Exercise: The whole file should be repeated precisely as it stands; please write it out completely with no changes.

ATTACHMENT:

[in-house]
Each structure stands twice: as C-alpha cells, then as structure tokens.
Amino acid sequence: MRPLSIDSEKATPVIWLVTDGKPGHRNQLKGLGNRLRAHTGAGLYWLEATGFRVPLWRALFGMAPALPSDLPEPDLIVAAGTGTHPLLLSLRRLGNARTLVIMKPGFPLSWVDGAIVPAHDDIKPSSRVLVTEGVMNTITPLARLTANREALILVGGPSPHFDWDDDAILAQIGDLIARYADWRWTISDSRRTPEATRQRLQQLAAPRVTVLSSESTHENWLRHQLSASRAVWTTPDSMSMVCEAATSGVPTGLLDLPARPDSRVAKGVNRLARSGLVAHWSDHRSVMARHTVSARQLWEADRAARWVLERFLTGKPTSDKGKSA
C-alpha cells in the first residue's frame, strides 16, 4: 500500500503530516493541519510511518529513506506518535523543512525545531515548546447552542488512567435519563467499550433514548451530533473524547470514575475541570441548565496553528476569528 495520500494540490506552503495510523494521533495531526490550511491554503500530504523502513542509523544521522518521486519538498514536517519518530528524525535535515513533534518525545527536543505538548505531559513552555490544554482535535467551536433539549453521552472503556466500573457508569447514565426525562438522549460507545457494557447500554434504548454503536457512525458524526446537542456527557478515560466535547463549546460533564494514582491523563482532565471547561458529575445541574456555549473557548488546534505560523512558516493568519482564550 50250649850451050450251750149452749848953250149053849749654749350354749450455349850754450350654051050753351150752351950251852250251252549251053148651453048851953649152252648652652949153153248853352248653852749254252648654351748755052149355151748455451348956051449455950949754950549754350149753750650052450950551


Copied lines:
[in-house]
Each structure stands twice: as C-alpha cells, then as structure tokens.
Amino acid sequence: MRPLSIDSEKATPVIWLVTDGKPGHRNQLKGLGNRLRAHTGAGLYWLEATGFRVPLWRALFGMAPALPSDLPEPDLIVAAGTGTHPLLLSLRRLGNARTLVIMKPGFPLSWVDGAIVPAHDDIKPSSRVLVTEGVMNTITPLARLTANREALILVGGPSPHFDWDDDAILAQIGDLIARYADWRWTISDSRRTPEATRQRLQQLAAPRVTVLSSESTHENWLRHQLSASRAVWTTPDSMSMVCEAATSGVPTGLLDLPARPDSRVAKGVNRLARSGLVAHWSDHRSVMARHTVSARQLWEADRAARWVLERFLTGKPTSDKGKSA
C-alpha cells in the first residue's frame, strides 16, 4: 500500500503530516493541519510511518529513506506518535523543512525545531515548546447552542488512567435519563467499550433514548451530533473524547470514575475541570441548565496553528476569528 495520500494540490506552503495510523494521533495531526490550511491554503500530504523502513542509523544521522518521486519538498514536517519518530528524525535535515513533534518525545527536543505538548505531559513552555490544554482535535467551536433539549453521552472503556466500573457508569447514565426525562438522549460507545457494557447500554434504548454503536457512525458524526446537542456527557478515560466535547463549546460533564494514582491523563482532565471547561458529575445541574456555549473557548488546534505560523512558516493568519482564550 50250649850451050450251750149452749848953250149053849749654749350354749450455349850754450350654051050753351150752351950251852250251252549251053148651453048851953649152252648652652949153153248853352248653852749254252648654351748755052149355151748455451348956051449455950949754950549754350149753750650052450950551